Under Biden, US criticises Israel on settlements for first time in years

The reaction comes after four years under Donald Trump in which the United States offered a green light to Israel's activity on occupied Palestinian land, with his secretary of state, Mike Pompeo, touring a settlement at the end of his tenure.
US president Joe Biden (File Photo / REUTERS)
US president Joe Biden (File Photo / REUTERS)
Updated on Oct 27, 2021 10:38 AM IST
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The United States on Tuesday forcefully criticised Israel for the first time in years on its settlements, with president Joe Biden's administration saying it “strongly” opposed new construction on the West Bank. The reaction comes after four years under Donald Trump in which the United States offered a green light to Israel's activity on occupied Palestinian land, with his secretary of state, Mike Pompeo, touring a settlement at the end of his tenure.

The State Department under Biden had repeatedly warned against settlement construction and on Tuesday sharply criticized Israel after it moved ahead.

“We are deeply concerned about the Israeli government's plan to advance thousands of settlement units” on Wednesday as well as tenders published Sunday for more than 1,300 homes, State Department spokesman Ned Price said.

"We strongly oppose the expansion of settlements, which is completely inconsistent with efforts to lower tensions and to ensure calm, and it damages the prospects for a two-state solution," he told reporters.

"We also view plans for the retroactive legalization of illegal outposts as unacceptable."

Price stopped short of saying the decision would jeopardize relations with Israel. But he said that the administration would "raise this issue directly with senior Israeli officials in our private sessions."

Prime Minister Naftali Bennett is a right-winger close to the settlement movement, although he leads a coalition with centrists who seek to preserve stable relations with the United States.

Housing Minister Zeev Elkin is part of the right-wing New Hope party and said the settlements were "essential to the Zionist vision" of strengthening Jewish presence in the West Bank.

Gap in US

Palestinian prime minister Mohammed Shtayyeh had urged Washington to "confront" Israel on the settlements, which he described as "aggression."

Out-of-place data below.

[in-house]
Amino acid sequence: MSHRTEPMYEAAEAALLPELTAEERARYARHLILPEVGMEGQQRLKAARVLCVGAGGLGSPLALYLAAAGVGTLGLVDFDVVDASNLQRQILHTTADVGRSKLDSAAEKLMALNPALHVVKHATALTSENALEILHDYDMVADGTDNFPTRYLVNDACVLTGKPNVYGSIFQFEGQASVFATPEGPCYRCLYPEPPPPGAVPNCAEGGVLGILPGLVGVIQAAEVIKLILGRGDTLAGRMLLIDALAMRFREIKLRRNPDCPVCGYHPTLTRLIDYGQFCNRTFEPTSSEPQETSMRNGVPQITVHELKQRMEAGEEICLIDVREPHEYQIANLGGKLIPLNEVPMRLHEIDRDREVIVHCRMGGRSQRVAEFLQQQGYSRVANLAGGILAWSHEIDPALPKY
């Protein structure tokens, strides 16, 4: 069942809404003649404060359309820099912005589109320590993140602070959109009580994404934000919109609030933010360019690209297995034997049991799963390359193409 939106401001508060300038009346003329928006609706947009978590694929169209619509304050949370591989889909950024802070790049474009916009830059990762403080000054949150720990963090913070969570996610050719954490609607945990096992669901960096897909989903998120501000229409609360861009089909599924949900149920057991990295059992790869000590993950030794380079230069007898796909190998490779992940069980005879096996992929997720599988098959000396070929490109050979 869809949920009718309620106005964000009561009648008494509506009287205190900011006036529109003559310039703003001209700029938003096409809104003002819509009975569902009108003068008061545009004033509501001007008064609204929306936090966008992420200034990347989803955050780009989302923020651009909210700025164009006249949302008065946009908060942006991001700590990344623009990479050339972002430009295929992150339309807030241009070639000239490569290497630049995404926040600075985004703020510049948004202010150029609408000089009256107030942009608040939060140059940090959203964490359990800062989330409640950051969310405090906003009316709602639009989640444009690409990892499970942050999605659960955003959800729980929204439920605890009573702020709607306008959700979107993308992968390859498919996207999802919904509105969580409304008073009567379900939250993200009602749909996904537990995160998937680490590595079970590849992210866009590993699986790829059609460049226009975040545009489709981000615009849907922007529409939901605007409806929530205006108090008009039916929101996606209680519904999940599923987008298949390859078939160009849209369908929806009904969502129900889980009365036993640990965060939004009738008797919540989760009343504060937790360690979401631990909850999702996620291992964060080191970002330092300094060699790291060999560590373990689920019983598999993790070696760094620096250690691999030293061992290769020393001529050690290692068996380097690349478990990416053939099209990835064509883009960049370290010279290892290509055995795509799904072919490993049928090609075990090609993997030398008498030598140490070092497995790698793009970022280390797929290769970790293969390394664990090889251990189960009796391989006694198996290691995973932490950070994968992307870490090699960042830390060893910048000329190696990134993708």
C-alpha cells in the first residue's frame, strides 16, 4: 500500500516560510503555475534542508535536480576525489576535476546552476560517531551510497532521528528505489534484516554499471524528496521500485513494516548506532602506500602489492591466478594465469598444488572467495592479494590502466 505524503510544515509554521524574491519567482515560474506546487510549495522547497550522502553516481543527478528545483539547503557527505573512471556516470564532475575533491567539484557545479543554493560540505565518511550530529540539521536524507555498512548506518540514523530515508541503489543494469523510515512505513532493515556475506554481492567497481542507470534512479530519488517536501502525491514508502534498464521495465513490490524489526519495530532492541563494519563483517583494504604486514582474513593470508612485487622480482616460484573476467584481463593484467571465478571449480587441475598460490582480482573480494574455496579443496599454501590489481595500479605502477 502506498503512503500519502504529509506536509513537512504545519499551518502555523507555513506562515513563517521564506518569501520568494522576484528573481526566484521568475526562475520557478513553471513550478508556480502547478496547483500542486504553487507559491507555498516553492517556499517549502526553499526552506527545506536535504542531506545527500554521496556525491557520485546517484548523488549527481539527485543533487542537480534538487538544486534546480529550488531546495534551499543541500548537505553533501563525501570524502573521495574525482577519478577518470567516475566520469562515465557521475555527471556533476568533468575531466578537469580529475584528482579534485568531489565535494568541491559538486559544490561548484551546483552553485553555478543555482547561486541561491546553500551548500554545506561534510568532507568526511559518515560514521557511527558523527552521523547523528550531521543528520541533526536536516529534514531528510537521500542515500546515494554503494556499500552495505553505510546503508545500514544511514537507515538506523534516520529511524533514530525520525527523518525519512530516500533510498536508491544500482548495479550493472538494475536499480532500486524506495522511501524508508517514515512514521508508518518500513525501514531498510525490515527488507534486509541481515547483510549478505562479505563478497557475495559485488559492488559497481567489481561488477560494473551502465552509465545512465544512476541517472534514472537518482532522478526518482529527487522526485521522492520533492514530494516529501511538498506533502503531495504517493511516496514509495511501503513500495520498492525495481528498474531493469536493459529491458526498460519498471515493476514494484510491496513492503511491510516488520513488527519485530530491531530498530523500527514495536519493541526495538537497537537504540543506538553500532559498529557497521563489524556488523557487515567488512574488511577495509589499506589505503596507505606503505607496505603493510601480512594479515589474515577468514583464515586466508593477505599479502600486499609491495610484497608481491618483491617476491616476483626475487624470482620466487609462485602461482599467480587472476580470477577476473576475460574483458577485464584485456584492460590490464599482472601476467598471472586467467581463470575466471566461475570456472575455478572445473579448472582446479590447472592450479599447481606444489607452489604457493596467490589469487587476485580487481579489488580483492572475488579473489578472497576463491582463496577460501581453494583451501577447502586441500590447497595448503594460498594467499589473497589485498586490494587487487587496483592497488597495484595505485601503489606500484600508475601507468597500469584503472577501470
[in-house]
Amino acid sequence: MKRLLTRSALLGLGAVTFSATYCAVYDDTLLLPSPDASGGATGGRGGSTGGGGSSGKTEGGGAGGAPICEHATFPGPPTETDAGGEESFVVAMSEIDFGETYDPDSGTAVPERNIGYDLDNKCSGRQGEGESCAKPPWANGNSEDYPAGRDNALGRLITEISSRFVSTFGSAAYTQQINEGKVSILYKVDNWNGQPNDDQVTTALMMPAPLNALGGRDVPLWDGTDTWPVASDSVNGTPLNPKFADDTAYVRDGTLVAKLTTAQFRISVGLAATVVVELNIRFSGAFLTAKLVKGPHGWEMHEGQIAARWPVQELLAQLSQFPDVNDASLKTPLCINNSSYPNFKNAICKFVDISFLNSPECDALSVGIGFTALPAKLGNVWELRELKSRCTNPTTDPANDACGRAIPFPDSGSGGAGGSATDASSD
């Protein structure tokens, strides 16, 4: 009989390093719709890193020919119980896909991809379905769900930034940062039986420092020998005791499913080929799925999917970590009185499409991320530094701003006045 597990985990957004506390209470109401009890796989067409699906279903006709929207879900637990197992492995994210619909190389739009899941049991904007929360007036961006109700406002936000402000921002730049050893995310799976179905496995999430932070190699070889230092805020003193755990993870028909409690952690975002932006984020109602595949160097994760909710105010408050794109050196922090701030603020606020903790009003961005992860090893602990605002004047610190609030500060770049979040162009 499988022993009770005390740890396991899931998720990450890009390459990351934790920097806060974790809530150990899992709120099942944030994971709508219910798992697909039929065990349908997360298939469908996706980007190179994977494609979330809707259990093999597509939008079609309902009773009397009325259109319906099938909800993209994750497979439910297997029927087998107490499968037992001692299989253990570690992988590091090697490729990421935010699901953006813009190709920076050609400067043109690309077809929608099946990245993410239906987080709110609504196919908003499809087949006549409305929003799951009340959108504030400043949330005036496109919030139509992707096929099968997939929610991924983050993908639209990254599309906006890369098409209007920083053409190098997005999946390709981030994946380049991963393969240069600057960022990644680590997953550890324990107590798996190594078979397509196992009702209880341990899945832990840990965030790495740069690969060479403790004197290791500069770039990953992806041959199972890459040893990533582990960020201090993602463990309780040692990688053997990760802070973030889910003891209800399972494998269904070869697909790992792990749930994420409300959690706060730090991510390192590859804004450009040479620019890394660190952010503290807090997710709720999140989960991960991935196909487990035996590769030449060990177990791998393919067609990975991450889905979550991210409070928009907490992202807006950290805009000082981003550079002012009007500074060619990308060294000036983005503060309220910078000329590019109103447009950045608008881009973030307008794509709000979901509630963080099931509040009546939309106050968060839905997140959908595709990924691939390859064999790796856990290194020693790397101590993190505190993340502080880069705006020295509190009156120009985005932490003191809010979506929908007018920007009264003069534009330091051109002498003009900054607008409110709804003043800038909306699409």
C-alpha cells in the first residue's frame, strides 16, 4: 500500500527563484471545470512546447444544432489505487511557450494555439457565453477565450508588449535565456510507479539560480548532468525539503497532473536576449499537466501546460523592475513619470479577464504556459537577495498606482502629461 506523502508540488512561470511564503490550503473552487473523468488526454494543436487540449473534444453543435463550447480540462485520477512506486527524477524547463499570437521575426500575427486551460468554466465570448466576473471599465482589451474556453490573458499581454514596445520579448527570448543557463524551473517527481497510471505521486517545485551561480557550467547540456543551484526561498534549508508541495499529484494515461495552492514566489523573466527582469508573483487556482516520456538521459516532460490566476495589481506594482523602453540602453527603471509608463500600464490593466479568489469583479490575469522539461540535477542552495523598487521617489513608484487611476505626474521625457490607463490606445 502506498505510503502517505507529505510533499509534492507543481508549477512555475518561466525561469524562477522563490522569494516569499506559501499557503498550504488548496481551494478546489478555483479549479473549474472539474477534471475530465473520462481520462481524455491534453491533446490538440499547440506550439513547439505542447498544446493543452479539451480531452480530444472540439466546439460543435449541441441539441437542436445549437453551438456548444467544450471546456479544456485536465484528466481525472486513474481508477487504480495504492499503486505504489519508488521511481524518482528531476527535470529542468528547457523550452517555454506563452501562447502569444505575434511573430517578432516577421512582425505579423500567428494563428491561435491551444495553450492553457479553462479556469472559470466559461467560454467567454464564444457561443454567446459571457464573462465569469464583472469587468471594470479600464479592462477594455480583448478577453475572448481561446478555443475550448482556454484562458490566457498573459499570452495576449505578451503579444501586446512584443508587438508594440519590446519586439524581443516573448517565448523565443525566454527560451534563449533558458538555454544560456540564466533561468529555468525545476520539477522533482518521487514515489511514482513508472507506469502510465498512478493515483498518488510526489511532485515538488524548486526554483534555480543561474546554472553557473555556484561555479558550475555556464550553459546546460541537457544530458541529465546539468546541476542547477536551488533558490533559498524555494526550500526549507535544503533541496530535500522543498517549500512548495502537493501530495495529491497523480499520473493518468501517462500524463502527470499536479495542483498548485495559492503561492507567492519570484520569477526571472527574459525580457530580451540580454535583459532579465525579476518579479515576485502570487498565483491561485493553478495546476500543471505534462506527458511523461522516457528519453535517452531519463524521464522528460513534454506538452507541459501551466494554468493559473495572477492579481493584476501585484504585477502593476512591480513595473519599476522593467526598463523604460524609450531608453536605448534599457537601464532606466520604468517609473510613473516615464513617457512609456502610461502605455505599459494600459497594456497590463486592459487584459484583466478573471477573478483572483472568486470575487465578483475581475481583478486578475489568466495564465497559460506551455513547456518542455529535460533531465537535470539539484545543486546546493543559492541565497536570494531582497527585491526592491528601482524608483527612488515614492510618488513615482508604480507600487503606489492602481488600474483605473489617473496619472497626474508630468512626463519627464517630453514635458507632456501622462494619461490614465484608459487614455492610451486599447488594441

About 475,000 Israeli Jews live in settlements in the West Bank, which are considered illegal under international law, on land Palestinians claim as part of their future state.

The Trump administration, which was backed by evangelical Christians who see biblical reasons for supporting a Jewish homeland, revised longstanding State Department guidance and said it did not consider settlements illegal.

It was a sharp shift from the previous Democratic administration of Barack Obama who faced open criticism from Israel's veteran right-wing prime minister Benjamin Netanyahu, particularly over US diplomacy with Iran.

In one of its last acts, the Obama administration declined to exercise the routine US veto at the UN Security Council and allowed a resolution against Israeli settlements to pass through.

While Biden has long ties with the Jewish state, many in his Democratic Party have increasingly opposed Israeli policies, especially under Netanyahu.

In June, dozens of Democratic lawmakers wrote an open letter to Biden urging him to "consistently and proactively" issue "firm public condemnations" of actions that could jeopardize the peace process.

Foreign Minister Yair Lapid, a centrist who engineered the coalition to oust Netanyahu, accused the previous government of putting Israel at risk through a partisan alliance with Trump and has pledged to work through disagreements quietly.

Lapid last month proposed a development plan for the impoverished Gaza Strip, which is controlled by Islamist militants Hamas who fought a war with Israel in May, but conceded that the idea was not supported across the government.

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